In New York City, taxicabs come in two varieties: yellow and green; they are widely recognizable symbols of the city. Taxis painted canary yellow (medallion taxis) are able to pick up passengers anywhere in the five boroughs. Those painted apple green (street hail livery vehicles, commonly known as "boro taxis"), which began to appear in August 2013, are allowed to pick up passengers in Upper Manhattan, the Bronx, Brooklyn, Queens (excluding LaGuardia Airport and John F. Kennedy International Airport), and Staten Island. Both types have the same fare structure. Taxicabs are operated by private companies and licensed by the New York City Taxi and Limousine Commission (TLC). It also oversees over 40,000 other for-hire vehicles, including "black cars", commuter vans and ambulettes.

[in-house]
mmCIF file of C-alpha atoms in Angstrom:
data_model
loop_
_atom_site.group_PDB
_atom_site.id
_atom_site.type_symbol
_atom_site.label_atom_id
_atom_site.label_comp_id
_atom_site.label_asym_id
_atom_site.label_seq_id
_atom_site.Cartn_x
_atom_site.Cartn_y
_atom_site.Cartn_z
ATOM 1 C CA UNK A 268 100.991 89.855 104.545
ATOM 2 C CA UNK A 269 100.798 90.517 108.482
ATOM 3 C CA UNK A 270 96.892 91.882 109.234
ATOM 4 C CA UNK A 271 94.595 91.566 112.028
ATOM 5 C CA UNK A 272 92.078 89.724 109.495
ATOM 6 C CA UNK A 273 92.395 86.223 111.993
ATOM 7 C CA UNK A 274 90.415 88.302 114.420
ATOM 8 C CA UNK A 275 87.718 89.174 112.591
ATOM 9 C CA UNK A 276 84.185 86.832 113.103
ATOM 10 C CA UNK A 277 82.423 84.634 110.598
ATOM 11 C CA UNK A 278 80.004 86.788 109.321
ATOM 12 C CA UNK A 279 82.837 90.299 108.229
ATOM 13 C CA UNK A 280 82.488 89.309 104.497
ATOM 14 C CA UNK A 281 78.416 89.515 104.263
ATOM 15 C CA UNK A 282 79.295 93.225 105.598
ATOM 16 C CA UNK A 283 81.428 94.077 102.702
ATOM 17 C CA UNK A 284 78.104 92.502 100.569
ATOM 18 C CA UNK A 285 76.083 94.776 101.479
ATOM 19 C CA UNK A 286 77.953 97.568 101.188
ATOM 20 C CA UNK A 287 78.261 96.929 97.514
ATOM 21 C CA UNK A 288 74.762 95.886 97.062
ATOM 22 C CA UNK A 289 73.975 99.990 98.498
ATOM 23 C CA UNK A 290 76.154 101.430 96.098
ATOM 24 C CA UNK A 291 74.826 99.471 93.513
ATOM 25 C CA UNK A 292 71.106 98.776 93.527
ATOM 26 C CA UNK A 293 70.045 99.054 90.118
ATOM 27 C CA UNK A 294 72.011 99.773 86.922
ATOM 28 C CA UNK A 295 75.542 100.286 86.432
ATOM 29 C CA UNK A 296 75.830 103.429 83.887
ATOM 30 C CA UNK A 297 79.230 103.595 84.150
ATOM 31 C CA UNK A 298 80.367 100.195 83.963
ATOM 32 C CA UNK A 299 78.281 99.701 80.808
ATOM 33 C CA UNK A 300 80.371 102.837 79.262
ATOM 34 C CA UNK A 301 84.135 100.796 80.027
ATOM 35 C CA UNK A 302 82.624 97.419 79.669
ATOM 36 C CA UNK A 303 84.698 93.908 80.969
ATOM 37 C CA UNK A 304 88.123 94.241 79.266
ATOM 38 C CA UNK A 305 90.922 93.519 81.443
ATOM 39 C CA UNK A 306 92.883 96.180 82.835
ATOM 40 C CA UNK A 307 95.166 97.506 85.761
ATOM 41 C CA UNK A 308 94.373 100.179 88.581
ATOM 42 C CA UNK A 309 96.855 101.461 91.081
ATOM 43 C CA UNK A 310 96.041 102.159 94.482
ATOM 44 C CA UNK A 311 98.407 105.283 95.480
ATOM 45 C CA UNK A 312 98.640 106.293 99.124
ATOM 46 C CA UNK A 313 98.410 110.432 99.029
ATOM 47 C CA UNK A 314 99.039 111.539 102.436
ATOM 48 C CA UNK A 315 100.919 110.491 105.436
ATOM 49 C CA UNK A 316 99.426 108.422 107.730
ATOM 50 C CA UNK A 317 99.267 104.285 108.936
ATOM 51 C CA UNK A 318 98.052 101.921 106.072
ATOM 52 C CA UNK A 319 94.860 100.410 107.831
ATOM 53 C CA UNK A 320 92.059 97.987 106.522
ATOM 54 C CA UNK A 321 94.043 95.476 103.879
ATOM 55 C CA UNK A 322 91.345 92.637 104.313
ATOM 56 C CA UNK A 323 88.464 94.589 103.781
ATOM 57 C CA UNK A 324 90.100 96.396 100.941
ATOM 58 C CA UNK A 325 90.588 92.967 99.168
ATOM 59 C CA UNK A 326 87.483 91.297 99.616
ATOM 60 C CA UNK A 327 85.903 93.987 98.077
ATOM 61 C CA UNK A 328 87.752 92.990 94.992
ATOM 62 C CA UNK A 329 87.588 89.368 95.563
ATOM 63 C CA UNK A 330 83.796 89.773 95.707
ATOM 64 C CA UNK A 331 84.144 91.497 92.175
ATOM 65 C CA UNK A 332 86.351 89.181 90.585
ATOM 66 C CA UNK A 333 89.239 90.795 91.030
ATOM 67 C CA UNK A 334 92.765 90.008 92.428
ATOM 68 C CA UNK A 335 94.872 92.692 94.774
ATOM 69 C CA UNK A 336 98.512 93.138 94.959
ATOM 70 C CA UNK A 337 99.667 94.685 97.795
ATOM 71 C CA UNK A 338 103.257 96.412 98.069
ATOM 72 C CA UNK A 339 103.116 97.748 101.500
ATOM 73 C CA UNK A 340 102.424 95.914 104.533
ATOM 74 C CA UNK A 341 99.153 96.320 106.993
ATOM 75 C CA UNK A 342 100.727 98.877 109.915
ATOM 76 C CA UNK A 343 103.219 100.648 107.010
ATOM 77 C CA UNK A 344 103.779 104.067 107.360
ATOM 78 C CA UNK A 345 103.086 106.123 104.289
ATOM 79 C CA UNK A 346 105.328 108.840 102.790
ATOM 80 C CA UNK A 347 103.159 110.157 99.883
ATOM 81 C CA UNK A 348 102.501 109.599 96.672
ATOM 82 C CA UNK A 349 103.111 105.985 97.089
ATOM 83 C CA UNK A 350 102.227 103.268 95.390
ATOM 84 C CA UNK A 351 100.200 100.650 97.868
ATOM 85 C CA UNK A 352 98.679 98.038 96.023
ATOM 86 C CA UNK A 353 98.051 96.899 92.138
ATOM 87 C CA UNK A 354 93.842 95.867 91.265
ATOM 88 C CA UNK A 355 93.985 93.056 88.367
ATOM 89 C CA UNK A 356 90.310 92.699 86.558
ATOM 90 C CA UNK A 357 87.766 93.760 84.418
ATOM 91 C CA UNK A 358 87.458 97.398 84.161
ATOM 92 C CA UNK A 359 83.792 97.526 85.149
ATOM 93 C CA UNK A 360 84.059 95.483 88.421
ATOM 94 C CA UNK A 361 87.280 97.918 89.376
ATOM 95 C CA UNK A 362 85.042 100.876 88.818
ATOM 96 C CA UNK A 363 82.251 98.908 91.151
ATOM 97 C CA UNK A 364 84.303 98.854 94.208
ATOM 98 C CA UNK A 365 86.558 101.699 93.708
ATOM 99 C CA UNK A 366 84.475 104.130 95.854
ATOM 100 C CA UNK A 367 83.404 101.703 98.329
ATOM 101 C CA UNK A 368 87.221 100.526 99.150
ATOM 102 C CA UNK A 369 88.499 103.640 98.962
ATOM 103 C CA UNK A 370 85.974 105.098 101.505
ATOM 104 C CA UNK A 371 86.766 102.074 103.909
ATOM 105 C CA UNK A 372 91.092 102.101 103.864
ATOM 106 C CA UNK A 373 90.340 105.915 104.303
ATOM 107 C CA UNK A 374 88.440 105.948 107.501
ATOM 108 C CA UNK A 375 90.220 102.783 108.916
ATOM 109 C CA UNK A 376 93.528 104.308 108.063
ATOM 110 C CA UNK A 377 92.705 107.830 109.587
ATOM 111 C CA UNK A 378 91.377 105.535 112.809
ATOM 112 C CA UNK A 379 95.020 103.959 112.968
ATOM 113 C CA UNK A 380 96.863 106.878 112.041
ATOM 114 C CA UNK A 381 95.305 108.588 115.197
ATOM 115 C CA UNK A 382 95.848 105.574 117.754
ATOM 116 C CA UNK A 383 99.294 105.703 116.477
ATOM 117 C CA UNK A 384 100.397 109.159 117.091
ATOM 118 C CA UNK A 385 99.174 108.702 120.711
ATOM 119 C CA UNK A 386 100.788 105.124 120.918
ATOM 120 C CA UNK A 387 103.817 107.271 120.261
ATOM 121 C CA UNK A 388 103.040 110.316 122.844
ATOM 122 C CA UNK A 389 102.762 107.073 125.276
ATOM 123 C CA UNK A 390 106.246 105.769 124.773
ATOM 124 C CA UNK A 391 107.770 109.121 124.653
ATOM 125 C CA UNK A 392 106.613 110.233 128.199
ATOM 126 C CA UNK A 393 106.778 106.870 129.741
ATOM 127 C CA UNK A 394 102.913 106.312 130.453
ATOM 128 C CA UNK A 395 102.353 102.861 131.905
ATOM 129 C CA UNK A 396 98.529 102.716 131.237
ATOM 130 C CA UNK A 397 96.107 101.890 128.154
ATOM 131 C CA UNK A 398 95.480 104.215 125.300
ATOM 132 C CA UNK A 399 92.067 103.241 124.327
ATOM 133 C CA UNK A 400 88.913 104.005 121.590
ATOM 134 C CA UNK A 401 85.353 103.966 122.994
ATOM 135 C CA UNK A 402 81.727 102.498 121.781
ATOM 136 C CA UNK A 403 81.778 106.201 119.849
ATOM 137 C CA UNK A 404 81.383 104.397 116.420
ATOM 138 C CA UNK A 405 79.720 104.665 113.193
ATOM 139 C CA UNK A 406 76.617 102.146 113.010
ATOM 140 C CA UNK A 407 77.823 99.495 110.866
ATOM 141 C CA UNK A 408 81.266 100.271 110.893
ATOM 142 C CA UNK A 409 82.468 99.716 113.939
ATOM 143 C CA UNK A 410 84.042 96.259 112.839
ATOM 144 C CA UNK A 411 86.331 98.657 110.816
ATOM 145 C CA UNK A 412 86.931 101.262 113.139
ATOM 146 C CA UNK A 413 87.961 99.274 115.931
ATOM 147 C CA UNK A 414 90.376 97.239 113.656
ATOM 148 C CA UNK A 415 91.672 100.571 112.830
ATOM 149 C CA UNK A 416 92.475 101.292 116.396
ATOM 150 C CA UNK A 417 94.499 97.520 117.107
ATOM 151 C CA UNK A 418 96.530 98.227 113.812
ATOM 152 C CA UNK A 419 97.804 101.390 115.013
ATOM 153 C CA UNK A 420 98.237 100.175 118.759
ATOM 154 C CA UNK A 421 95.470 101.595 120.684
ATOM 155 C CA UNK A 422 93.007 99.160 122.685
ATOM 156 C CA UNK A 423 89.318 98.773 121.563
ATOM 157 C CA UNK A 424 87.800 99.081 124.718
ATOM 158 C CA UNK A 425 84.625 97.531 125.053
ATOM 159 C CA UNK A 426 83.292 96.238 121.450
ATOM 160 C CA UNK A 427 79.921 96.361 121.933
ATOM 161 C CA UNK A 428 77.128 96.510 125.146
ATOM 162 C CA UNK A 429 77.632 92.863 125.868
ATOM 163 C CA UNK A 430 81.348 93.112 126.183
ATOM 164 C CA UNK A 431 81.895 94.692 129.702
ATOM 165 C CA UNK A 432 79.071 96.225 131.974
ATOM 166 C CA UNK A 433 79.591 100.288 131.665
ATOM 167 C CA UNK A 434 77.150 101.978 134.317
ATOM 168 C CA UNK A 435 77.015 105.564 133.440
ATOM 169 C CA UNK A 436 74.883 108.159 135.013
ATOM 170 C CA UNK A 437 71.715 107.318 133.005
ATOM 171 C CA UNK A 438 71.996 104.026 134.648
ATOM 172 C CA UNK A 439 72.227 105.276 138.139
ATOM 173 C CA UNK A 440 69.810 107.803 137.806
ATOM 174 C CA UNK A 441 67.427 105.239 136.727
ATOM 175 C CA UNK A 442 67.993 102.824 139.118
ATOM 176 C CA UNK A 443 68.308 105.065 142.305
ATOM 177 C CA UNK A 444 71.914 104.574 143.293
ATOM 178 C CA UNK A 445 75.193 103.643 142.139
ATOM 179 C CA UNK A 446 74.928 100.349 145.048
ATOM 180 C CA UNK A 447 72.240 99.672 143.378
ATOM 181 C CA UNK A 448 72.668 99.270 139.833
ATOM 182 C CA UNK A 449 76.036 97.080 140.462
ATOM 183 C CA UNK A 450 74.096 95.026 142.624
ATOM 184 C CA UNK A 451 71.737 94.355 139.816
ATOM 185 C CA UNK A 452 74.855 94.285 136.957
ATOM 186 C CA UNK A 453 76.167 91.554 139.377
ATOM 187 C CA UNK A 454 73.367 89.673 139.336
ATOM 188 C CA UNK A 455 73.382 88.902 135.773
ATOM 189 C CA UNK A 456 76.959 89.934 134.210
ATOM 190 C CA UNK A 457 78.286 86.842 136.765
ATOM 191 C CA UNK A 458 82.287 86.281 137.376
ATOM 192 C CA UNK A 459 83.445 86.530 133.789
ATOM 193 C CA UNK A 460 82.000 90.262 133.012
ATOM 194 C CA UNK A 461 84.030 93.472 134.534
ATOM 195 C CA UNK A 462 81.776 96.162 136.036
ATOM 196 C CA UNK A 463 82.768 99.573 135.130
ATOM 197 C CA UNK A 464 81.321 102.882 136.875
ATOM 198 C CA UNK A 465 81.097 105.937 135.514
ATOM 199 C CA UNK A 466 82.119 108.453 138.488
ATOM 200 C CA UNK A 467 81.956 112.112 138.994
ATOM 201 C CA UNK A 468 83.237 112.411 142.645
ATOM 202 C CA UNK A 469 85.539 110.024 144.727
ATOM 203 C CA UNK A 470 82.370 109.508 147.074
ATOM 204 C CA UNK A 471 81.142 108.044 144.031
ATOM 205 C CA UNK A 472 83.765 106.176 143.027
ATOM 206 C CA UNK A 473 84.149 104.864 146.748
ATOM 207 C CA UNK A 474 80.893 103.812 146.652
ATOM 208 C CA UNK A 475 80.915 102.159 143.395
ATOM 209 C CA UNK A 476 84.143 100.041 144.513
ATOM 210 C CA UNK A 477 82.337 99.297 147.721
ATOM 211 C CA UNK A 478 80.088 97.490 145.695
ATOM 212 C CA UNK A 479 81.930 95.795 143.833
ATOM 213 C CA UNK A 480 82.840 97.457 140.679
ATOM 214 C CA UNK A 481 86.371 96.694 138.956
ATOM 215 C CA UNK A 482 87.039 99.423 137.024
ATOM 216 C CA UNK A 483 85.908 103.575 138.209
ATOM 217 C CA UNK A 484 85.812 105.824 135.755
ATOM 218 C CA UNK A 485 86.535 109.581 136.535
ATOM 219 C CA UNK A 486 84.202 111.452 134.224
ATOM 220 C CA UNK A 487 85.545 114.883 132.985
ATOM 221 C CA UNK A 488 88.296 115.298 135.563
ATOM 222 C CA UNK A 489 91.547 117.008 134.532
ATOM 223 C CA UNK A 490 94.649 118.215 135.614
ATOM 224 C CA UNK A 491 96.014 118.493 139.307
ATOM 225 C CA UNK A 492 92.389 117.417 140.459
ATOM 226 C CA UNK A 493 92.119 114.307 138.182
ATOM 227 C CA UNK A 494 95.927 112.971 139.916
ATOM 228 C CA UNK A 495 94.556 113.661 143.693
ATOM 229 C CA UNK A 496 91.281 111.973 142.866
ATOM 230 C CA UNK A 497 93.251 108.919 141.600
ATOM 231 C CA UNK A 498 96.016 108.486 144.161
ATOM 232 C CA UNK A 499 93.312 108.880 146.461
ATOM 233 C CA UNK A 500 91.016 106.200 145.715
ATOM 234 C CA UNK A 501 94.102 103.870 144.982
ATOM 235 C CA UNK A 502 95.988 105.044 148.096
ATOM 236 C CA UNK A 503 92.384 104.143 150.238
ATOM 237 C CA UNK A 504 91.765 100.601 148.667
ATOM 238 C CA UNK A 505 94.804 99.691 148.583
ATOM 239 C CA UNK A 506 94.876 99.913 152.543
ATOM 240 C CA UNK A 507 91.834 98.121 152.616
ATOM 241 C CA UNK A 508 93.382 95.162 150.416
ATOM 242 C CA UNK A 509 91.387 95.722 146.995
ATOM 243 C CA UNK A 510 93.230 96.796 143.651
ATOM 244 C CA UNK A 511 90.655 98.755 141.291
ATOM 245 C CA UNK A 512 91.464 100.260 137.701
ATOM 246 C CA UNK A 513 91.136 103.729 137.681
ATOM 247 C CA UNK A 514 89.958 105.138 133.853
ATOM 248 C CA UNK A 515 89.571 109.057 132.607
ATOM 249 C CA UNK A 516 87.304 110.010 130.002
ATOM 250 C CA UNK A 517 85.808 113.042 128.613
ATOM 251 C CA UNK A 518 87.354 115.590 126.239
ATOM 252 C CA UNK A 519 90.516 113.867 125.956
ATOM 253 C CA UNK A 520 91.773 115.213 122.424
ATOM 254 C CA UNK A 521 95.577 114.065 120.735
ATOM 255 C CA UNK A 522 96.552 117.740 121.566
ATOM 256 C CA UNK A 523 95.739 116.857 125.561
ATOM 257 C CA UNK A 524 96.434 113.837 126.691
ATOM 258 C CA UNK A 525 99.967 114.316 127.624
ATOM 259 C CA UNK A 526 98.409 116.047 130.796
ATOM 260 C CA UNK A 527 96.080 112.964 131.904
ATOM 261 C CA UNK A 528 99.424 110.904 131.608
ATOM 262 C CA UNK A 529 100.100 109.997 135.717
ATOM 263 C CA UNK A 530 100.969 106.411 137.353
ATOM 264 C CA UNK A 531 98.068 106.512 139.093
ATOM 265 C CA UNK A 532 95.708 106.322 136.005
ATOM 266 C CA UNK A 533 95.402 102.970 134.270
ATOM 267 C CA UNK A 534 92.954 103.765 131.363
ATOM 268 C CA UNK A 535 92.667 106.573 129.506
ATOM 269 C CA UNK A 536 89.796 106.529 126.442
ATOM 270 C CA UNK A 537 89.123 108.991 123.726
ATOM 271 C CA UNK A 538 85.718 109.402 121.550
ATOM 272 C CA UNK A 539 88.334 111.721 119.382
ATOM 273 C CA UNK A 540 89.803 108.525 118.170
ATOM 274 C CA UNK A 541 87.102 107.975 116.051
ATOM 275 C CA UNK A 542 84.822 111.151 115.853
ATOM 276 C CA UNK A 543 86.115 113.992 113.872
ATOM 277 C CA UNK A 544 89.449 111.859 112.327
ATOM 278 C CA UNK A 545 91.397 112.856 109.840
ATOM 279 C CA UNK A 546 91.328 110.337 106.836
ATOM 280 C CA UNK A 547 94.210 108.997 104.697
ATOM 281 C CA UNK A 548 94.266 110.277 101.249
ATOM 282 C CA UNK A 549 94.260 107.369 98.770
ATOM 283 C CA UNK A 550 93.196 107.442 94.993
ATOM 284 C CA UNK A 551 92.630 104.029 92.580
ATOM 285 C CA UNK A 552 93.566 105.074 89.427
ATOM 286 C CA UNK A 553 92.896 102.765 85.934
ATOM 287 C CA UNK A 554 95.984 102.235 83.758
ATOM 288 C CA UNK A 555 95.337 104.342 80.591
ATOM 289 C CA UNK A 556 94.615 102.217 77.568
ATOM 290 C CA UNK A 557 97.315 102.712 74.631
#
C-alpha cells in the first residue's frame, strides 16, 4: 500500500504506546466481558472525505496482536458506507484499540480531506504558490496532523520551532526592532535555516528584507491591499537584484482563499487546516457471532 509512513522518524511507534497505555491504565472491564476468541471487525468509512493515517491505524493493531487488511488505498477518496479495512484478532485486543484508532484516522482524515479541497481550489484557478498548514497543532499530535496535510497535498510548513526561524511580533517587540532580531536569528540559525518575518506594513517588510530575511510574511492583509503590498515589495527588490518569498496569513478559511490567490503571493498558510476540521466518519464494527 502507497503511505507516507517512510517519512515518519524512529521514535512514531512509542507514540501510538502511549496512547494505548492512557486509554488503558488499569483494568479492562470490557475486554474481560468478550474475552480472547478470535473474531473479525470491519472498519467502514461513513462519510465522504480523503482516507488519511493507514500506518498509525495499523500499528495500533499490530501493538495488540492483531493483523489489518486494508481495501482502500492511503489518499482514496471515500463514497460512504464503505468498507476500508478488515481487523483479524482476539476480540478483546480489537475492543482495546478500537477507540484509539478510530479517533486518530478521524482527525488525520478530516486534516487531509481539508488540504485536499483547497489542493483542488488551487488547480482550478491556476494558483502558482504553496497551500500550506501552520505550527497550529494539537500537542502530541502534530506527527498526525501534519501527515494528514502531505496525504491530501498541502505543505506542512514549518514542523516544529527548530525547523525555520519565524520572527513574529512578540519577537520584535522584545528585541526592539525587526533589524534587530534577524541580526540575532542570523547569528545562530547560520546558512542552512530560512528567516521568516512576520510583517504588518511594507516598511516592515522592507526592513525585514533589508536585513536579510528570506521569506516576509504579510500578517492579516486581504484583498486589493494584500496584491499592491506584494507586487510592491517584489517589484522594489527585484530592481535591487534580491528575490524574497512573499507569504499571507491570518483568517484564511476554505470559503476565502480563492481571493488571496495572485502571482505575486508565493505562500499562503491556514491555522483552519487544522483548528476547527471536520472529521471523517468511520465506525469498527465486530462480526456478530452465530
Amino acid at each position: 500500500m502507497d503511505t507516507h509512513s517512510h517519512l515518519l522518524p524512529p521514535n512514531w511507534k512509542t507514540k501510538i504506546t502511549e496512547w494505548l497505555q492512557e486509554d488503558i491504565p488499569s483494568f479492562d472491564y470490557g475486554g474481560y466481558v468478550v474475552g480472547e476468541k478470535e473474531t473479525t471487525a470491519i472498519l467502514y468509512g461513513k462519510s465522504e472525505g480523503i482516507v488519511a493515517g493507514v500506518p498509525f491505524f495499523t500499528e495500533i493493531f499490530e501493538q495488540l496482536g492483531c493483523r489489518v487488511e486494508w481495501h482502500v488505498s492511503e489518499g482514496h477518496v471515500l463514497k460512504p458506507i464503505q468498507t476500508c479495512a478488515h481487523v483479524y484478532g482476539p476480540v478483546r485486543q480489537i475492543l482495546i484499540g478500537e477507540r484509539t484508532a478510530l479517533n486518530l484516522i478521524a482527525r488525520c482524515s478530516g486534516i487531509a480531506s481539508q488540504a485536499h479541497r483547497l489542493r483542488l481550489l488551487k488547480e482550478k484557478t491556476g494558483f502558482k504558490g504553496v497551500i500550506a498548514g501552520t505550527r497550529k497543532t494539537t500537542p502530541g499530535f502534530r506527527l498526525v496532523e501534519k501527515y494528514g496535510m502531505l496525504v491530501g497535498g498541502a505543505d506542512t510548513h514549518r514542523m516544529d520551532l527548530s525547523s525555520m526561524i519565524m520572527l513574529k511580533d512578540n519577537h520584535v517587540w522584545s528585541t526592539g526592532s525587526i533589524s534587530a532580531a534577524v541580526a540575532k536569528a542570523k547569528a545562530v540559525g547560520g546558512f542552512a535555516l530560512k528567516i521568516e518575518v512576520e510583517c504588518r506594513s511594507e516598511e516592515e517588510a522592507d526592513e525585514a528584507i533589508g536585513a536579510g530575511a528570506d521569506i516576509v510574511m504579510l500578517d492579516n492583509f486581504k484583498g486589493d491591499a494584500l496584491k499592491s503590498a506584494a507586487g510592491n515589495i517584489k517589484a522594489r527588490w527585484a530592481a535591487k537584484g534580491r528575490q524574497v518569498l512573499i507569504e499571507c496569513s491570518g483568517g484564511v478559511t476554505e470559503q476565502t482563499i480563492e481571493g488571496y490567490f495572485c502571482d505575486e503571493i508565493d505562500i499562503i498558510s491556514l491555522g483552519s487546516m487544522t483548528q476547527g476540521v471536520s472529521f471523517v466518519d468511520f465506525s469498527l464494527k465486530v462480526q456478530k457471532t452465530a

Taxicab vehicles, each of which must have a medallion to operate, are driven an average of 180 miles per shift. As of March 14, 2014, there were 51,398 individuals licensed to drive medallion taxicabs. There were 13,605 taxicab medallion licenses in existence. By July 2016, that number had dropped slightly to 13,587 medallions, or 18 lower than the 2014 total. Taxi patronage has declined since 2011 due to competition from rideshare services.